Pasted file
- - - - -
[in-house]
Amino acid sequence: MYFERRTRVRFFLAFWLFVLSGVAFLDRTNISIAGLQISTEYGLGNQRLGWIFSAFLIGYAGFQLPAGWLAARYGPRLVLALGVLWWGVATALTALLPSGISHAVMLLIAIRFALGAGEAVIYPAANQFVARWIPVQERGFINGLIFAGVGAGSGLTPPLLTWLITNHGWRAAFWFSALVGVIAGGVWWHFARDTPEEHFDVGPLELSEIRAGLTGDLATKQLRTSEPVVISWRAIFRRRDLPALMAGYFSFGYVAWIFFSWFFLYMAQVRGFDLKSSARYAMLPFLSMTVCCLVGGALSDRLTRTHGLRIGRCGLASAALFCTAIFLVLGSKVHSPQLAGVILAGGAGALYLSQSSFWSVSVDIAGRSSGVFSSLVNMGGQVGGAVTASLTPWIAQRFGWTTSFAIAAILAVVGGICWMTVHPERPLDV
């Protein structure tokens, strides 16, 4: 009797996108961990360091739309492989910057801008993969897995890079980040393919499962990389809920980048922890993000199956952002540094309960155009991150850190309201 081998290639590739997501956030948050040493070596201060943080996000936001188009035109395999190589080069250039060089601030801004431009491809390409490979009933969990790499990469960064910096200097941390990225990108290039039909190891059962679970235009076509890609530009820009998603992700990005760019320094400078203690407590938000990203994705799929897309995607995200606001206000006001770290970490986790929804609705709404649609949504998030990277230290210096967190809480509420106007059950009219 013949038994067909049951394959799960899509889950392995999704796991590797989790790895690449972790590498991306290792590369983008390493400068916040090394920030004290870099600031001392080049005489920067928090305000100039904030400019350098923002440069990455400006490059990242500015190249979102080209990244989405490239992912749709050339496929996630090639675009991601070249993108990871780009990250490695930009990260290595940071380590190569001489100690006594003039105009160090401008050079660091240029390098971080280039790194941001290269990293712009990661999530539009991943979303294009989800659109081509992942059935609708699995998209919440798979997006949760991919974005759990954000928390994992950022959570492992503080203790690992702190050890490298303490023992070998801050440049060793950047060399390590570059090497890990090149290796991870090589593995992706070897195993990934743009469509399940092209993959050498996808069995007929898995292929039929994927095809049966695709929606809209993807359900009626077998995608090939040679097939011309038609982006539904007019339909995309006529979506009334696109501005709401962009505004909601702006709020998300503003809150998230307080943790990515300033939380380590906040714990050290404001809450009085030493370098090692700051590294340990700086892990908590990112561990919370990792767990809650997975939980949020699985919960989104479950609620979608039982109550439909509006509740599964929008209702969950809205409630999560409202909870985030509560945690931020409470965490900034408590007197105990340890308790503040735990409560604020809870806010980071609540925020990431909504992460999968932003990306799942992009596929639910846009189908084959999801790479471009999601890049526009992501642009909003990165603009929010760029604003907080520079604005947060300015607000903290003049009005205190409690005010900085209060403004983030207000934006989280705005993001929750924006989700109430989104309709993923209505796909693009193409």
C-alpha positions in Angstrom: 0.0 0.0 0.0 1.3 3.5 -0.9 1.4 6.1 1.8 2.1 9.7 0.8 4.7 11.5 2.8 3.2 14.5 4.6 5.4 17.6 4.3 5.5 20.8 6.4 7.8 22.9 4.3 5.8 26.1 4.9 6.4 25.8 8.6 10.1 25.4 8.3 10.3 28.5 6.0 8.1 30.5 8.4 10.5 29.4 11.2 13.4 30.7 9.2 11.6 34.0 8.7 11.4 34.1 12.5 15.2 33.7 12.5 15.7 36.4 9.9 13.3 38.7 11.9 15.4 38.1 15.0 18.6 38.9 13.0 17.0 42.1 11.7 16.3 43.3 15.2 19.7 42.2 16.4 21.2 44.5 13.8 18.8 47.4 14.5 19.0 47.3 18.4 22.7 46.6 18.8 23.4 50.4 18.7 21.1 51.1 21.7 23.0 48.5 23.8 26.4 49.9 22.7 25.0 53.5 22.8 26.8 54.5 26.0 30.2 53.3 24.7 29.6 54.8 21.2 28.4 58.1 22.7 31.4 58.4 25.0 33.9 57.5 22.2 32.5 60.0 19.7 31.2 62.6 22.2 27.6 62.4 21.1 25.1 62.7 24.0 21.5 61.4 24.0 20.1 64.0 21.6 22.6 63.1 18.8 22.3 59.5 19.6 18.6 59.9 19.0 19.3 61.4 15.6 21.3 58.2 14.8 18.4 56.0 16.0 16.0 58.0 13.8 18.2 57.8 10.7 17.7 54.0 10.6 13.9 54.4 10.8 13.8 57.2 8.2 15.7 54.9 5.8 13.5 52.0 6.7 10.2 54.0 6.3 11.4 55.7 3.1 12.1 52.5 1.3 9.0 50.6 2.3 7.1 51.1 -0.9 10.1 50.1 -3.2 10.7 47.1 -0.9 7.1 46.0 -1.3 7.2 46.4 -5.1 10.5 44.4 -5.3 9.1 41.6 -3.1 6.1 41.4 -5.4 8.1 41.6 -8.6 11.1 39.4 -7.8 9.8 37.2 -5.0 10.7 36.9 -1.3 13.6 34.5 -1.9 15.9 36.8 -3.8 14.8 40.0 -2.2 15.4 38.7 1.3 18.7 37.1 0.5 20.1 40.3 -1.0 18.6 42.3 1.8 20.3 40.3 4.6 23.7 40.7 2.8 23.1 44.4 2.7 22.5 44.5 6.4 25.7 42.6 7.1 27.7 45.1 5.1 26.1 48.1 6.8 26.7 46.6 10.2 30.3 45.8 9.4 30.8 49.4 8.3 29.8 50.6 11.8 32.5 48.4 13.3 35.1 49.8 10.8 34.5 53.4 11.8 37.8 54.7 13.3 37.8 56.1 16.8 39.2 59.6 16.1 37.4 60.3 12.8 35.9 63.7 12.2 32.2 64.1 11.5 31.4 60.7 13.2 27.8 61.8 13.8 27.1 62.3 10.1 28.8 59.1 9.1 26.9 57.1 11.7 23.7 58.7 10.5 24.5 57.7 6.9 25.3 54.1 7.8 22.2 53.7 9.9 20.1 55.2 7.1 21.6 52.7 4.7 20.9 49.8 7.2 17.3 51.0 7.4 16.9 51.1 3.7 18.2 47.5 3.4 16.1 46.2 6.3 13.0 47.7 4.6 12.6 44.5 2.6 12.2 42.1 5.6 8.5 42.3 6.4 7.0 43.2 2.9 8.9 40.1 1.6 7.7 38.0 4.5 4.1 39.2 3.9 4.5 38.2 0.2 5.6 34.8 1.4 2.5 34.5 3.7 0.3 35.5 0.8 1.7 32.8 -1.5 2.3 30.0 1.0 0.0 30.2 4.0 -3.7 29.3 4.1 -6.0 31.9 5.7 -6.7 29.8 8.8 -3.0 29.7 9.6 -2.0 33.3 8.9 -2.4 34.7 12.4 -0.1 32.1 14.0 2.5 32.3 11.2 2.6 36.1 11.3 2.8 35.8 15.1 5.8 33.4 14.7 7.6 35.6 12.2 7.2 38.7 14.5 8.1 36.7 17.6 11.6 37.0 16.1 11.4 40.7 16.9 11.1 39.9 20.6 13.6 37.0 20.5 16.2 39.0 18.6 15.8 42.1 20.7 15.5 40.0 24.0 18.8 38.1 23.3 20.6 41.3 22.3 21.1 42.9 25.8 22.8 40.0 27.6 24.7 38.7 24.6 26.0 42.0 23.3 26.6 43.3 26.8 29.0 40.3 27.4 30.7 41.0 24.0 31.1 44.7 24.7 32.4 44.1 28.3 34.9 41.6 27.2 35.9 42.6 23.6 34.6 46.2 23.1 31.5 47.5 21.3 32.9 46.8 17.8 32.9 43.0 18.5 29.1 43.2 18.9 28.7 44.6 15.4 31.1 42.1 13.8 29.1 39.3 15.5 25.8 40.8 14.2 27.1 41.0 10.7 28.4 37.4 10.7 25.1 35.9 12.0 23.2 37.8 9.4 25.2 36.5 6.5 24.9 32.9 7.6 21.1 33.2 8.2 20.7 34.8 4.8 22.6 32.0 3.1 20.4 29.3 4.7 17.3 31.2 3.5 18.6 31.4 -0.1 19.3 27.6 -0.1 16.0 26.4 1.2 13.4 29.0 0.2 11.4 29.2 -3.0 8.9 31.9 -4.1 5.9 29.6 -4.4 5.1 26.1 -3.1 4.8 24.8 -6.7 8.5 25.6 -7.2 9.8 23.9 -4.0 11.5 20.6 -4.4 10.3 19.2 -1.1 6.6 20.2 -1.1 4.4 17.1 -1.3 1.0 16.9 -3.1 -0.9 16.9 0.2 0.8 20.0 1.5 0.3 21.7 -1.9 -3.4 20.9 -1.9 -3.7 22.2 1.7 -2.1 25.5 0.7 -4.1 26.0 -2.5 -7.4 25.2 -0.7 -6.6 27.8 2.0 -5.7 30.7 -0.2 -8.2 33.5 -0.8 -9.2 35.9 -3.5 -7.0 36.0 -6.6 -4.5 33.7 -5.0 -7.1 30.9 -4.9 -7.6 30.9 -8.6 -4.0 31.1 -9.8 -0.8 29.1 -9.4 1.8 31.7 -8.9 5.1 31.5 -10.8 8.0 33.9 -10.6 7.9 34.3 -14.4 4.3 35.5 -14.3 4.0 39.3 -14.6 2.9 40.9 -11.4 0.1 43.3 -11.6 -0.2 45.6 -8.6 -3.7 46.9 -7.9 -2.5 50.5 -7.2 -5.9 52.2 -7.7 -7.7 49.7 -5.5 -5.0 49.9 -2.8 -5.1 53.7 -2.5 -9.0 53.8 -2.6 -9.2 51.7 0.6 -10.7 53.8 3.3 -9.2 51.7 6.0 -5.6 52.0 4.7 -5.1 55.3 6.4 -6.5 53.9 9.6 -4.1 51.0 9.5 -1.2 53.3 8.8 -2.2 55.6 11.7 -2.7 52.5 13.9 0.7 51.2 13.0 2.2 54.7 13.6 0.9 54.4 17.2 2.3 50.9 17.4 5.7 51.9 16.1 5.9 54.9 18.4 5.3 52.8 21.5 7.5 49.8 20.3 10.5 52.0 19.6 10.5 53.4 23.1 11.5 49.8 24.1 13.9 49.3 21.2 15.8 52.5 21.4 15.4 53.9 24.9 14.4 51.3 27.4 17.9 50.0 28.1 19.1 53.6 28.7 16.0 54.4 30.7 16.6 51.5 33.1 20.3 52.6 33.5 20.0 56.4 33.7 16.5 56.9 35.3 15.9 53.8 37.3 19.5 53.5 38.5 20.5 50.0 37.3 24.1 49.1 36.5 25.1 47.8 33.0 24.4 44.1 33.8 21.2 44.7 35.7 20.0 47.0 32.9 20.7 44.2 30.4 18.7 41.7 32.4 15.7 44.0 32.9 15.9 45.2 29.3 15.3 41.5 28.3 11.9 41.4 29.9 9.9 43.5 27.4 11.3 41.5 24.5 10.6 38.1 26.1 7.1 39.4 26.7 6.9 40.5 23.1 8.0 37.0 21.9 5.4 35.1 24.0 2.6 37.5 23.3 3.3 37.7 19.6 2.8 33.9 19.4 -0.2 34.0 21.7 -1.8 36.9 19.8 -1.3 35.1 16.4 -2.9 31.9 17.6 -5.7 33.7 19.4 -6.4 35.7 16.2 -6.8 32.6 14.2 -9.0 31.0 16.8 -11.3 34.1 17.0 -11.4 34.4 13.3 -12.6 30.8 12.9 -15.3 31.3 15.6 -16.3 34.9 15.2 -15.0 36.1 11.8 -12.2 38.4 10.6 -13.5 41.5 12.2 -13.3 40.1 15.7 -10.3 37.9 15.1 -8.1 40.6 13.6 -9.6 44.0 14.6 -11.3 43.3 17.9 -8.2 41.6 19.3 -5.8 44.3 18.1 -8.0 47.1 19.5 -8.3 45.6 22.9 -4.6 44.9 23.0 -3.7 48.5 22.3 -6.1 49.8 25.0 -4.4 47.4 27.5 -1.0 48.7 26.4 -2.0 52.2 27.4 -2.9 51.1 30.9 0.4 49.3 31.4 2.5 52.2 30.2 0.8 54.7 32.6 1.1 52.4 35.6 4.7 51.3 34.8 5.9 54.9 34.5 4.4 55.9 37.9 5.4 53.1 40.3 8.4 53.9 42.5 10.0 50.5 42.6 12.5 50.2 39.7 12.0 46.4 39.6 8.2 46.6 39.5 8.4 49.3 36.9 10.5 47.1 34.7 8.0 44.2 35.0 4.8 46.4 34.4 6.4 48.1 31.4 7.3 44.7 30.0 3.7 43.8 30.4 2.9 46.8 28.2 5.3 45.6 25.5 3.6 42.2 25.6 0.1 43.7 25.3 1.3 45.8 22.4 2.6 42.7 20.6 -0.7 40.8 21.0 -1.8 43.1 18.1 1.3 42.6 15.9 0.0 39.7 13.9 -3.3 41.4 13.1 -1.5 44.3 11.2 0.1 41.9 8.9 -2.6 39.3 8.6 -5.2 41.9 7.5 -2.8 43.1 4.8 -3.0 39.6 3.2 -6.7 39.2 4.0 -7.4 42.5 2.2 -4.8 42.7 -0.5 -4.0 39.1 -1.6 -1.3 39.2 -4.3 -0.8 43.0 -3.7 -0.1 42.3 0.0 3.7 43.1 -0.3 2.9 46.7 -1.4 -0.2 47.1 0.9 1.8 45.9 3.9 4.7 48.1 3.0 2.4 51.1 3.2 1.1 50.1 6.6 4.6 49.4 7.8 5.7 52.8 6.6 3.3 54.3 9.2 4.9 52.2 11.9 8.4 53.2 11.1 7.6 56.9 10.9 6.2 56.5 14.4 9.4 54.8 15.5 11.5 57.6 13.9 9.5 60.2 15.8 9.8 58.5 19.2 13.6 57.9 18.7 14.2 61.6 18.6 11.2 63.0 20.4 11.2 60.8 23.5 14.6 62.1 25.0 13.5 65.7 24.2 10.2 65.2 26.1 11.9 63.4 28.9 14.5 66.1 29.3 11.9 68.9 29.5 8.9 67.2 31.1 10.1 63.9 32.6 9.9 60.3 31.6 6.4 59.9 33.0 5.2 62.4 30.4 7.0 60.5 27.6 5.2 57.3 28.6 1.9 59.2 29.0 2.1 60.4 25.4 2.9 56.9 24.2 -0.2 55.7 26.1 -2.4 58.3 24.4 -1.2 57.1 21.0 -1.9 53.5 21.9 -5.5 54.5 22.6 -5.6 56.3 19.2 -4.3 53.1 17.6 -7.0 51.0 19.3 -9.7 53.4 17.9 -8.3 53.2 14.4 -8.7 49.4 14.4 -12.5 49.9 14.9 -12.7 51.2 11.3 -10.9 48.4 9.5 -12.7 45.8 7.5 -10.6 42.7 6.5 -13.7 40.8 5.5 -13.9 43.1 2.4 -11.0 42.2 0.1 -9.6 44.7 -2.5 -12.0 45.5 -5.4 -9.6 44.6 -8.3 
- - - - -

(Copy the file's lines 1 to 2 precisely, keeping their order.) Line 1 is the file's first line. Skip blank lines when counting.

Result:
[in-house]
Amino acid sequence: MYFERRTRVRFFLAFWLFVLSGVAFLDRTNISIAGLQISTEYGLGNQRLGWIFSAFLIGYAGFQLPAGWLAARYGPRLVLALGVLWWGVATALTALLPSGISHAVMLLIAIRFALGAGEAVIYPAANQFVARWIPVQERGFINGLIFAGVGAGSGLTPPLLTWLITNHGWRAAFWFSALVGVIAGGVWWHFARDTPEEHFDVGPLELSEIRAGLTGDLATKQLRTSEPVVISWRAIFRRRDLPALMAGYFSFGYVAWIFFSWFFLYMAQVRGFDLKSSARYAMLPFLSMTVCCLVGGALSDRLTRTHGLRIGRCGLASAALFCTAIFLVLGSKVHSPQLAGVILAGGAGALYLSQSSFWSVSVDIAGRSSGVFSSLVNMGGQVGGAVTASLTPWIAQRFGWTTSFAIAAILAVVGGICWMTVHPERPLDV